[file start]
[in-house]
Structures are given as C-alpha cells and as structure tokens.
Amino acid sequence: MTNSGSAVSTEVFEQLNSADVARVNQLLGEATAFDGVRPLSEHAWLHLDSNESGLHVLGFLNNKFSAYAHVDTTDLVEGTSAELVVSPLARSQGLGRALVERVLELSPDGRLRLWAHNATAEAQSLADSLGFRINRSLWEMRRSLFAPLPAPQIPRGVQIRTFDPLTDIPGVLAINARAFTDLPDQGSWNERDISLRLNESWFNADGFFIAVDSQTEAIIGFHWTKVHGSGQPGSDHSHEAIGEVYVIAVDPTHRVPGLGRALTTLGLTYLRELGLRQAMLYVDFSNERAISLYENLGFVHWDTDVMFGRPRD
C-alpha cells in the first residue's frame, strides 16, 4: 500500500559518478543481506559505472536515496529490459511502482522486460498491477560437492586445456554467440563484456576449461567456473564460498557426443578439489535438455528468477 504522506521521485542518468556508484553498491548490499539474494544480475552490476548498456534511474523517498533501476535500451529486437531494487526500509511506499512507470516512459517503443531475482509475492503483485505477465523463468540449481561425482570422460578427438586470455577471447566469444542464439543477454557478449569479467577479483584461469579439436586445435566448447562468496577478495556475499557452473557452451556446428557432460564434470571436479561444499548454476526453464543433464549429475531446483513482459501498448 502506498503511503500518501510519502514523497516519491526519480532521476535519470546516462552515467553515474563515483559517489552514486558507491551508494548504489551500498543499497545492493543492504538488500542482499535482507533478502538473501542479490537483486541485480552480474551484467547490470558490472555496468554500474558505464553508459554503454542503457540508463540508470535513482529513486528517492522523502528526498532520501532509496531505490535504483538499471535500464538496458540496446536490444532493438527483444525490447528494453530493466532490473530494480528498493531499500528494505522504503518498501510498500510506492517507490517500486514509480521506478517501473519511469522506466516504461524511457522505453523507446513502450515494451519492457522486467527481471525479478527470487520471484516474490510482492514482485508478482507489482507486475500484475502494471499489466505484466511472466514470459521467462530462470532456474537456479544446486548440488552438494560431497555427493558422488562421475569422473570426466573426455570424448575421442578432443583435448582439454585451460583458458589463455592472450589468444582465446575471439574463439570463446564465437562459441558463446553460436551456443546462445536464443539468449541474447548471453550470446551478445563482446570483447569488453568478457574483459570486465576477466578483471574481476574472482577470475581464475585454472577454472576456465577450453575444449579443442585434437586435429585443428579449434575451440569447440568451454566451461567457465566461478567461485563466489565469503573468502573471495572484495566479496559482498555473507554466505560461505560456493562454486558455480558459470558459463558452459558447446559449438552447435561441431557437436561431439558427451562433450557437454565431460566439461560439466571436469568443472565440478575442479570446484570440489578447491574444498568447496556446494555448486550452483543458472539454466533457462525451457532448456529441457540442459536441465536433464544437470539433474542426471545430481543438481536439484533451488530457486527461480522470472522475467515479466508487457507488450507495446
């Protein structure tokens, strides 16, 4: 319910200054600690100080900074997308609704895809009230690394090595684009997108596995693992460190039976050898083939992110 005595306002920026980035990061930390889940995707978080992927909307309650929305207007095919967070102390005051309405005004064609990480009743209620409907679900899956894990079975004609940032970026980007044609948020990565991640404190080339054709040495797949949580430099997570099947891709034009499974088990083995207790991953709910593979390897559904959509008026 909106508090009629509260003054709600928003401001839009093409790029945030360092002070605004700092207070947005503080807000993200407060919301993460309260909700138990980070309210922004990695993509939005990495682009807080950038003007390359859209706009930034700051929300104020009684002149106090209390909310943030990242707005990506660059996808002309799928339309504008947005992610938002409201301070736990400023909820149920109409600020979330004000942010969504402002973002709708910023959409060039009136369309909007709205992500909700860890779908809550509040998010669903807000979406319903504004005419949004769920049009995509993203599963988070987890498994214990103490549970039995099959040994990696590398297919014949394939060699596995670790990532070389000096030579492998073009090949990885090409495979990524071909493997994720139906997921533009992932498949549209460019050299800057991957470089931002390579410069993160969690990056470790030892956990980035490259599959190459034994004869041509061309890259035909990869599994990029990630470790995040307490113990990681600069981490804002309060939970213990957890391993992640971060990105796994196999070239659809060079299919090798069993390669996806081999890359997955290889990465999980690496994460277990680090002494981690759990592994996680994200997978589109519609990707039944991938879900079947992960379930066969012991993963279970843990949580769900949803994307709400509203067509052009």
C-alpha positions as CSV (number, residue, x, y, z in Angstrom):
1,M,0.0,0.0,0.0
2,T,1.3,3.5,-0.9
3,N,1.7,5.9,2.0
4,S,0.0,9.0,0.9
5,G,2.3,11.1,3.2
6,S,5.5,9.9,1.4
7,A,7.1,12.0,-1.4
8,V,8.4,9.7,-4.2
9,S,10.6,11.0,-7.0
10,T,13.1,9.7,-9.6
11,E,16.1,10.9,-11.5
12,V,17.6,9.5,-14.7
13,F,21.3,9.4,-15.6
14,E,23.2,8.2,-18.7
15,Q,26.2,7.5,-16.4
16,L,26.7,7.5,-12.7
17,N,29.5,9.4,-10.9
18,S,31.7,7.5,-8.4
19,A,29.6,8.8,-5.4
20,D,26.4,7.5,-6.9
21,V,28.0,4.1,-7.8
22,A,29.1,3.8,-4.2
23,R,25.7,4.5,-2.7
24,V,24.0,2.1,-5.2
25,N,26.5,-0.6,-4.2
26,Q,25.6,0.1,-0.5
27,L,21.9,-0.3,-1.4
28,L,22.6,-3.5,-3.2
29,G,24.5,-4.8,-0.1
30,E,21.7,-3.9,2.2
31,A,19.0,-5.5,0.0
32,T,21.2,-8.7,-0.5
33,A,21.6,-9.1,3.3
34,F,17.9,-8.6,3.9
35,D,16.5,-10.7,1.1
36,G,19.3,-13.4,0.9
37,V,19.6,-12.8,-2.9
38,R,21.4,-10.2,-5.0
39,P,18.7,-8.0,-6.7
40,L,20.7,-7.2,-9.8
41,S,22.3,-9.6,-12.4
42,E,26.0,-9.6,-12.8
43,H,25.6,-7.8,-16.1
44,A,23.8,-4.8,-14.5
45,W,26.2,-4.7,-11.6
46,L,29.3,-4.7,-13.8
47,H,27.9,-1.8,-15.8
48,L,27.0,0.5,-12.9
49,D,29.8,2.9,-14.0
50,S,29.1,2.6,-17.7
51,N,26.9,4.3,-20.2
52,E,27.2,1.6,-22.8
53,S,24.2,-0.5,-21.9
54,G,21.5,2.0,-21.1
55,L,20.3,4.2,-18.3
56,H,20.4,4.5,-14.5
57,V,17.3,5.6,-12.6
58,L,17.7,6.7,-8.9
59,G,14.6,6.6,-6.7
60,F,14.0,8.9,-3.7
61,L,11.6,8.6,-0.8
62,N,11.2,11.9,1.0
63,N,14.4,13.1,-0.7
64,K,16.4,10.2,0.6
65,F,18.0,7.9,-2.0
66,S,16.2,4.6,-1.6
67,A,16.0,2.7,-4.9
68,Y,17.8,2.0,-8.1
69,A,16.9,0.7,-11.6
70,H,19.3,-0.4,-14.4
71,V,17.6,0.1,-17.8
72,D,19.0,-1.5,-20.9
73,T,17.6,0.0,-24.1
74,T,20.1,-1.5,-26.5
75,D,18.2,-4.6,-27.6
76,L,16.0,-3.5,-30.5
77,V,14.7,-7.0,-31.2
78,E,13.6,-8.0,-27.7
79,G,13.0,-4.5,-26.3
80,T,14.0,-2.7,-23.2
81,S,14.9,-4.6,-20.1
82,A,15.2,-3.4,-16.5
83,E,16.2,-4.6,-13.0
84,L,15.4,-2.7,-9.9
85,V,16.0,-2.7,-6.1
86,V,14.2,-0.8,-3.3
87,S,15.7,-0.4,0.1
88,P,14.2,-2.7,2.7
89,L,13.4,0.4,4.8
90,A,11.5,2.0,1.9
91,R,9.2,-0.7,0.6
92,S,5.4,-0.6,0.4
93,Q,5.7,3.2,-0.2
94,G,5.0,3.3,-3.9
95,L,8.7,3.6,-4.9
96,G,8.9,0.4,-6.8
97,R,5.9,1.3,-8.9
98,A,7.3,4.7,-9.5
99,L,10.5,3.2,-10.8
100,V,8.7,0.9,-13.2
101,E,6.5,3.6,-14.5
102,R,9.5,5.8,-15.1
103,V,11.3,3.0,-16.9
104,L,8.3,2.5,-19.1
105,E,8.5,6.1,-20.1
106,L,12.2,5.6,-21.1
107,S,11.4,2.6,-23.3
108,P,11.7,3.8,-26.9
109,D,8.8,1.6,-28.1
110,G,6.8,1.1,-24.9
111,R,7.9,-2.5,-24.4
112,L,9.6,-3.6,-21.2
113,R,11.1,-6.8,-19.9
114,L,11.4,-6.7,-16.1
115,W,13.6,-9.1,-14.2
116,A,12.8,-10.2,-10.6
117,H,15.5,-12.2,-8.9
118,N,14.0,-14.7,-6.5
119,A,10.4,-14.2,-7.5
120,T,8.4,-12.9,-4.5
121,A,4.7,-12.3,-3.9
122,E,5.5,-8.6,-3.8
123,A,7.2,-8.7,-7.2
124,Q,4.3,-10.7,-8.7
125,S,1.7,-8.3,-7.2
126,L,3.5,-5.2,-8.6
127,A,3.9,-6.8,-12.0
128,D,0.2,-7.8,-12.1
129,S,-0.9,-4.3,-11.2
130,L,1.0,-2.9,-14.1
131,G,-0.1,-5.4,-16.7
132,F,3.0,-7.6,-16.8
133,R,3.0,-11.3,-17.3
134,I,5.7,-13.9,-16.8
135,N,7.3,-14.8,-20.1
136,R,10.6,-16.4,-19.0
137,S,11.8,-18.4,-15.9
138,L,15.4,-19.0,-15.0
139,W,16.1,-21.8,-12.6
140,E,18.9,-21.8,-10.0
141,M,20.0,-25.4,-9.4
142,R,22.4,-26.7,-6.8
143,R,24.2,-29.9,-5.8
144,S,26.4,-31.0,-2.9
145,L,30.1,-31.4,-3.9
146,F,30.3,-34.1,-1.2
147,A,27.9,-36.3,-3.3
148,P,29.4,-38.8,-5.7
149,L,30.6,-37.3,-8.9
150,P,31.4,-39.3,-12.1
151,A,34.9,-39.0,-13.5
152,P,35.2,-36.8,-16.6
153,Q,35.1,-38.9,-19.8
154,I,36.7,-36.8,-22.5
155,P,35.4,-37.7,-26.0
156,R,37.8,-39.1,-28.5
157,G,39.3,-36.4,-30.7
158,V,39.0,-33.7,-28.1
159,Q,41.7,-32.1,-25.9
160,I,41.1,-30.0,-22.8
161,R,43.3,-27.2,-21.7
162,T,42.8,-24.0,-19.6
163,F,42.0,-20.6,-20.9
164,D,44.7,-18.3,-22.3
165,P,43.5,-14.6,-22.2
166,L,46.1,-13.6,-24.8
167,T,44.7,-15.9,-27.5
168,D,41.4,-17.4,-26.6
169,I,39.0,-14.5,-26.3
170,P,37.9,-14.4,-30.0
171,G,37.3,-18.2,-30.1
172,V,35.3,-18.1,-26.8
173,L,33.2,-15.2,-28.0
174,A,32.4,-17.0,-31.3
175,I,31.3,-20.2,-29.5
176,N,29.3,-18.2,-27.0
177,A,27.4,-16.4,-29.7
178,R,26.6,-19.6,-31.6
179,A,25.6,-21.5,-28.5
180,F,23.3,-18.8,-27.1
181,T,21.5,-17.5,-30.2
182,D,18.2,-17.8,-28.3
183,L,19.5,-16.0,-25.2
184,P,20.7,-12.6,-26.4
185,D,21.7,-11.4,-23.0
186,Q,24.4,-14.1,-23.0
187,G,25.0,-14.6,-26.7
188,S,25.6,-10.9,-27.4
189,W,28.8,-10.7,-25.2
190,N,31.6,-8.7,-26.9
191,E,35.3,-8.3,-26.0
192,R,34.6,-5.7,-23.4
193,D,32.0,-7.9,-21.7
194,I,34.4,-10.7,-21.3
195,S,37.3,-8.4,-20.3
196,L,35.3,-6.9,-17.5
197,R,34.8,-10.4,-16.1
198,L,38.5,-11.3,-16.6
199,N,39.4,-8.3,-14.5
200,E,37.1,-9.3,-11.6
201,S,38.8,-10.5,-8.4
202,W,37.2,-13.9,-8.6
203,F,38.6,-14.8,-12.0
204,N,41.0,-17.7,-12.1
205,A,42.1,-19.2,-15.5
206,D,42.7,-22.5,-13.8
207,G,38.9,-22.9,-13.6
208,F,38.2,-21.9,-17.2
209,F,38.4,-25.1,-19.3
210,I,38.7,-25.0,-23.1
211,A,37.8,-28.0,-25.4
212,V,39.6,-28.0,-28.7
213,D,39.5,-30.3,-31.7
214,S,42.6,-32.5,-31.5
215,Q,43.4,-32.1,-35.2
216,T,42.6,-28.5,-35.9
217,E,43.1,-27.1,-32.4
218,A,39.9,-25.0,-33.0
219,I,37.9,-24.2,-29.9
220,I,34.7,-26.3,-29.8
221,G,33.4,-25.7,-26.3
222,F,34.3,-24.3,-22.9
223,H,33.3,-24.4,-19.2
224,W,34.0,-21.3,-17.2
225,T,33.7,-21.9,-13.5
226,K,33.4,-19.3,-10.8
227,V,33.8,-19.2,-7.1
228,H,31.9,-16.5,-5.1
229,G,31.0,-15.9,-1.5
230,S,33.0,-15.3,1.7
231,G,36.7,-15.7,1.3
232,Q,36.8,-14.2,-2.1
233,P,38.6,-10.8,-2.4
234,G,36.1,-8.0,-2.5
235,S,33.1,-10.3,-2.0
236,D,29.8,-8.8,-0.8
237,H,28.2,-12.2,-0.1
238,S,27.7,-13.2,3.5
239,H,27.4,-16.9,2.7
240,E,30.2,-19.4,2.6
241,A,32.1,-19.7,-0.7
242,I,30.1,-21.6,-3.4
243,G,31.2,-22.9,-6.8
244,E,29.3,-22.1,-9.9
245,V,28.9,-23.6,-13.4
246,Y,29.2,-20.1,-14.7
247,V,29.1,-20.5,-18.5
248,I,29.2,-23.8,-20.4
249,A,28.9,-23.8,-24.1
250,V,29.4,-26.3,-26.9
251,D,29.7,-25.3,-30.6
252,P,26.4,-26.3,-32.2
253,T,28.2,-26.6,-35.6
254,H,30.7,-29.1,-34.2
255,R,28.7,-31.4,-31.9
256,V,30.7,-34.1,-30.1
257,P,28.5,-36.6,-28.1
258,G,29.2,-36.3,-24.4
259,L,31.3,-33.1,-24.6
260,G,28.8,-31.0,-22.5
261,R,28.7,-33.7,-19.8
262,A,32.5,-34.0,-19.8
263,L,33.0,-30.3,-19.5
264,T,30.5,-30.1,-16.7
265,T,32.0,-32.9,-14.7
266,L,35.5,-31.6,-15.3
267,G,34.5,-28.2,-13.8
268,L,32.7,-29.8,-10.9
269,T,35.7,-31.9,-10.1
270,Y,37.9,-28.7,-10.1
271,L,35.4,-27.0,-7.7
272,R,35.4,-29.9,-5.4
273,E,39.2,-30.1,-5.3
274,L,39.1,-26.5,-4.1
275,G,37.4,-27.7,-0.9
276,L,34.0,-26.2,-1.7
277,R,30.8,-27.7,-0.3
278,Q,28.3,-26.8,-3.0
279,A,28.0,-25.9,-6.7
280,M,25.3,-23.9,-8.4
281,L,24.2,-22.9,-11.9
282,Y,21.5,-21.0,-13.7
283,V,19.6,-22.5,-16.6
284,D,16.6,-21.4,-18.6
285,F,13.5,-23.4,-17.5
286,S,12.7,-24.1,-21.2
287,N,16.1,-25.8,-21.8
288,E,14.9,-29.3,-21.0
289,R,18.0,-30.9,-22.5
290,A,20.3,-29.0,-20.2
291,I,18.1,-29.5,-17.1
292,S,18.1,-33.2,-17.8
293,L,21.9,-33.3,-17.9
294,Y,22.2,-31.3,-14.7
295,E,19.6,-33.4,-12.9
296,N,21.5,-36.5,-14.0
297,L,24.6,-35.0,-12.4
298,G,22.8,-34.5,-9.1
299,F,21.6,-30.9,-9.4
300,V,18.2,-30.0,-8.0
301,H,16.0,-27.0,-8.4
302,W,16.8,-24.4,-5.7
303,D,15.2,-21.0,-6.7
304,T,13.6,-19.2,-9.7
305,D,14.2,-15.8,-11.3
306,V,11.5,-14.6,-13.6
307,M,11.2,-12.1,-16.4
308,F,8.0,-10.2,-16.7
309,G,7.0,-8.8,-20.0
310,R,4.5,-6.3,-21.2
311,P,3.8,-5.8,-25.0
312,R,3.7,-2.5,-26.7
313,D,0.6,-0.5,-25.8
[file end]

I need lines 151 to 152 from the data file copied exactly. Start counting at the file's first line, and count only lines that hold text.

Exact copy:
145,L,30.1,-31.4,-3.9
146,F,30.3,-34.1,-1.2